Formulating a Way Forward Strategy for Malaysia Cross Border Inland Port Using SWOT and TOWS Analysis
Keywords:Inland port, Logistics, Thailand, Malaysia, TOWS, SWOT, Supply chain, Dry port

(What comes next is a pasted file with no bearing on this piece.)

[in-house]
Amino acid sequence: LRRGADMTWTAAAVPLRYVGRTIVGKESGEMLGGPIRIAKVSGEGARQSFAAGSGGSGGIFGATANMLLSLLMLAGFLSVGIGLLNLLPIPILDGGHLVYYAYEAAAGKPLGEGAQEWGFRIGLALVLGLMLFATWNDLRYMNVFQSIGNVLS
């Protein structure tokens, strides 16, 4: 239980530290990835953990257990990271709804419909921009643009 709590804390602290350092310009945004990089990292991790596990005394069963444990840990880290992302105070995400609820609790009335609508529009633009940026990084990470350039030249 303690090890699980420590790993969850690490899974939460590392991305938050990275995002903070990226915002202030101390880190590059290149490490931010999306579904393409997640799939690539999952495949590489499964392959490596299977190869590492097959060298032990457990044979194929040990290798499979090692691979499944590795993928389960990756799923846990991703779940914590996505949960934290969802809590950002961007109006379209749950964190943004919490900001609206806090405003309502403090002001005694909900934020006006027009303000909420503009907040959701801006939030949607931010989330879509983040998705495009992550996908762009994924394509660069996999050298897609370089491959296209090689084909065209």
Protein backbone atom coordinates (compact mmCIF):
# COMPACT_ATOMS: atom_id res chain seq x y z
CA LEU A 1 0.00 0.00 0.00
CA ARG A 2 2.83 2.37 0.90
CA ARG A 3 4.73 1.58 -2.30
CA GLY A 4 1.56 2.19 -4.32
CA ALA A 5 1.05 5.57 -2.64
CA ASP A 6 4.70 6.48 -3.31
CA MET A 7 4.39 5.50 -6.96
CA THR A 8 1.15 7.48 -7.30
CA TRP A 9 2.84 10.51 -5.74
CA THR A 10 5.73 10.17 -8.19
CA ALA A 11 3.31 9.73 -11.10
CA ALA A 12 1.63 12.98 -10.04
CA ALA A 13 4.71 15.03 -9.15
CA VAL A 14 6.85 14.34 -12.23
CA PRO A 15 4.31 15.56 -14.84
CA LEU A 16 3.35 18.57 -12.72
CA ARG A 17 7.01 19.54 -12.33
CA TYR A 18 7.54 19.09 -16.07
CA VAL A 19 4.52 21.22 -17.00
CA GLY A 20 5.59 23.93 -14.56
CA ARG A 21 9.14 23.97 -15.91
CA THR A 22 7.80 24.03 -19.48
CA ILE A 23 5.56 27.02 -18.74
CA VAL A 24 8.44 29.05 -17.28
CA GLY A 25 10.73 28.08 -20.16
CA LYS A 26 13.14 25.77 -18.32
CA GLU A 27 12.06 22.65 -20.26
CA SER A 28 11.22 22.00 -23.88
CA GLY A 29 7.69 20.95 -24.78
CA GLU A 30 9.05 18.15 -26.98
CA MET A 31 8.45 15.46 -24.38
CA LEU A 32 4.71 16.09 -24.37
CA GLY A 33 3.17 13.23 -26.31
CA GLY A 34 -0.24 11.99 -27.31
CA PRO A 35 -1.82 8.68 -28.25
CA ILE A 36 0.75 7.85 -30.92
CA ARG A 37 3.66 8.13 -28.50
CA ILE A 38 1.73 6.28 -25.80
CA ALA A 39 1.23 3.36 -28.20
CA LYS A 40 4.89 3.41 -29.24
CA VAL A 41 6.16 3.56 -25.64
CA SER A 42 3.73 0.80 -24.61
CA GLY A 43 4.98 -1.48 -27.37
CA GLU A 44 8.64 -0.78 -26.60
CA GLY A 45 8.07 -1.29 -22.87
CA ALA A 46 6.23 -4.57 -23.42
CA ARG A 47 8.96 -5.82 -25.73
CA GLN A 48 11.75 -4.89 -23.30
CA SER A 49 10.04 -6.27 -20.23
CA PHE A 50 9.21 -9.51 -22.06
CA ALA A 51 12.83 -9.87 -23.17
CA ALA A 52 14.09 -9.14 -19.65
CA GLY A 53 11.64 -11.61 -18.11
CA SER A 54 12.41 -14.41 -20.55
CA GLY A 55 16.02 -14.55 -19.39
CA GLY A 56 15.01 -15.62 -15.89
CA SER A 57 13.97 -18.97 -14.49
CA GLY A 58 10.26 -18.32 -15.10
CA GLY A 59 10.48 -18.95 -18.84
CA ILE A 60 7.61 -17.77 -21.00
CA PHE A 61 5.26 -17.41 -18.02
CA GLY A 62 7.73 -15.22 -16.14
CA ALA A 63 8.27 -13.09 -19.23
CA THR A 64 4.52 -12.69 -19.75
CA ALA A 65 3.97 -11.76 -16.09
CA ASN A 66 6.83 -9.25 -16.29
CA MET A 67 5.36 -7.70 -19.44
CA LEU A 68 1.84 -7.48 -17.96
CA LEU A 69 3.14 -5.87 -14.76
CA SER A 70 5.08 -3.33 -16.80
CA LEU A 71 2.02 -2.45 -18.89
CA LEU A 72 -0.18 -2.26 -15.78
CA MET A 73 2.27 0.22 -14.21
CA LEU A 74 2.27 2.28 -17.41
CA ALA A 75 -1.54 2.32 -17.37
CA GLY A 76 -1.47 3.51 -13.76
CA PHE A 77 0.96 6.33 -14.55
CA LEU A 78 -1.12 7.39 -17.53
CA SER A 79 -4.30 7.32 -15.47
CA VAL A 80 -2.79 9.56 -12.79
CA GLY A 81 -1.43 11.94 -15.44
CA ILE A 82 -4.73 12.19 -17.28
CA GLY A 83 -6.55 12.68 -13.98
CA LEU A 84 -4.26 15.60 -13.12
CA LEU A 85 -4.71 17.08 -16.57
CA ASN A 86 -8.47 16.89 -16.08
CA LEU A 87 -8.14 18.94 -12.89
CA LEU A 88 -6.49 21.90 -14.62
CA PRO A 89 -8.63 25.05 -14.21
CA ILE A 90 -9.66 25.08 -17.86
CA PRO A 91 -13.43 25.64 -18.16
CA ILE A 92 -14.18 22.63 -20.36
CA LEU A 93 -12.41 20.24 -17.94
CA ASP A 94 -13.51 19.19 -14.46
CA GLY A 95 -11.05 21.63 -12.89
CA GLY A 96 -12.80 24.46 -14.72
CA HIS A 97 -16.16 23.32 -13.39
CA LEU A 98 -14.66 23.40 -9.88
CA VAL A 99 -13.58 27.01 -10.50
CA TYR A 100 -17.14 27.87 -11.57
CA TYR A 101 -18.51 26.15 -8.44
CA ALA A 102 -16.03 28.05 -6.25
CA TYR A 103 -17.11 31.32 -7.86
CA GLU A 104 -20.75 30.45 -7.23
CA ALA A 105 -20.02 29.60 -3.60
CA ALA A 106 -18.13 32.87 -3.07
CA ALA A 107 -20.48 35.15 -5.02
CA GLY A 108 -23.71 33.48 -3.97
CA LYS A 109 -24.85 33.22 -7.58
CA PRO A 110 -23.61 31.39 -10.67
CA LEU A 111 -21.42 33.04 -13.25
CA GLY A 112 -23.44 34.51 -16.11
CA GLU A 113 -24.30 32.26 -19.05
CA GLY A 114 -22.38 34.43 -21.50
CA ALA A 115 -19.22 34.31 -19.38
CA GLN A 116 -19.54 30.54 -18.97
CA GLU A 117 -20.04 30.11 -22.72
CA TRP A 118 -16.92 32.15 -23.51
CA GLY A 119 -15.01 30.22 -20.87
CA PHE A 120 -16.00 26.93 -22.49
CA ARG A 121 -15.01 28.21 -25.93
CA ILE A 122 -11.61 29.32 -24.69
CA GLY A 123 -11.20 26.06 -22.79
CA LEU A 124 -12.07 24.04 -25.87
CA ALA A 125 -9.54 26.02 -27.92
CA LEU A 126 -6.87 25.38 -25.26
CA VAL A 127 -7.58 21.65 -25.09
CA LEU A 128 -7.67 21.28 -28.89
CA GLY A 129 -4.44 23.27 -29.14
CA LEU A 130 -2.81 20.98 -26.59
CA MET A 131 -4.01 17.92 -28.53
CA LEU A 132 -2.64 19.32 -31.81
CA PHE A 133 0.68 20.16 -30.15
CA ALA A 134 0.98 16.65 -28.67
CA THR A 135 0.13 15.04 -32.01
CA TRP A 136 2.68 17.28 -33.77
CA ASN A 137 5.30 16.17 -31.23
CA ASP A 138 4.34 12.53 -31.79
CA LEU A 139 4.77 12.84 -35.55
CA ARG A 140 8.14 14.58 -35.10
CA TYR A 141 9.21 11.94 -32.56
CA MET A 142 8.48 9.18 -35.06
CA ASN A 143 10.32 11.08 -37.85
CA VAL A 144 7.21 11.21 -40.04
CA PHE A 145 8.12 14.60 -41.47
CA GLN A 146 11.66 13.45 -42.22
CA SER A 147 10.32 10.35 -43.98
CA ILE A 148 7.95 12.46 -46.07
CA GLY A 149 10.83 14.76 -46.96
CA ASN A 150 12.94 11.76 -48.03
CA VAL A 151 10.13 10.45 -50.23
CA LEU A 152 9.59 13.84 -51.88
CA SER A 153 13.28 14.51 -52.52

Malaysia holds the position of being Thailand's primary trading partner within the ASEAN region and ranks as the fourth largest trading partner overall. The bilateral trade between these two nations in 2020 amounted to nearly RM80 billion. The seaport in Malaysia has emerged as a preferred hub for exporters from Thailand. Nevertheless, the current cross-border inland port, known as the Padang Besar Inland Port (PBCT), exhibits constraints in its operational capacity. The rapid expansion of the economy in southern Thailand, along with the increasing need for cross-border freight transportation to the nearby Penang seaport in Malaysia, makes the future building of more inland ports across the border an inevitable development. Despite its significance, there is a paucity of detailed studies on inland ports along the Malaysia-Southern Thailand border. Further investigation is necessary to address the recent challenges pertaining to external threats and internal limits faced by cross-border inland ports. This study seeks to explore the present issues faced by the Malaysian cross border inland port and to analyze potential solutions for future development via the application of SWOT and TOWS analysis. The methodology employed in this study encompasses interviews conducted with important stakeholders, on-site observations, and desktop research. A SWOT analysis is conducted on the current cross-border inland port, followed by a proposition of employing a TOWS analysis for future cross-border inland ports. The highlighted findings pertain to major outcomes derived from interviews, on-site observation, and secondary data analysis. The establishment of successful inland ports requires the availability of strong supporting infrastructures and information systems, according to key findings. The development of adequate infrastructure, including well-connected road networks and direct rail links, should be a top priority for the government through NCIA. To reduce competition in the future, it is essential to forge strategic agreements with Southern Thai government and logistical companies. Significant opportunities are presented by the emergence of new markets, namely in the area of halal products and halal logistics. The government should also conduct a thorough assessment of the taxation of transit cargo. Overall, it is intended that the research would provide up-to-date perspectives on the Malaysian cross-border inland port as well as the strategic directions for the relevant authorities and inland port operators.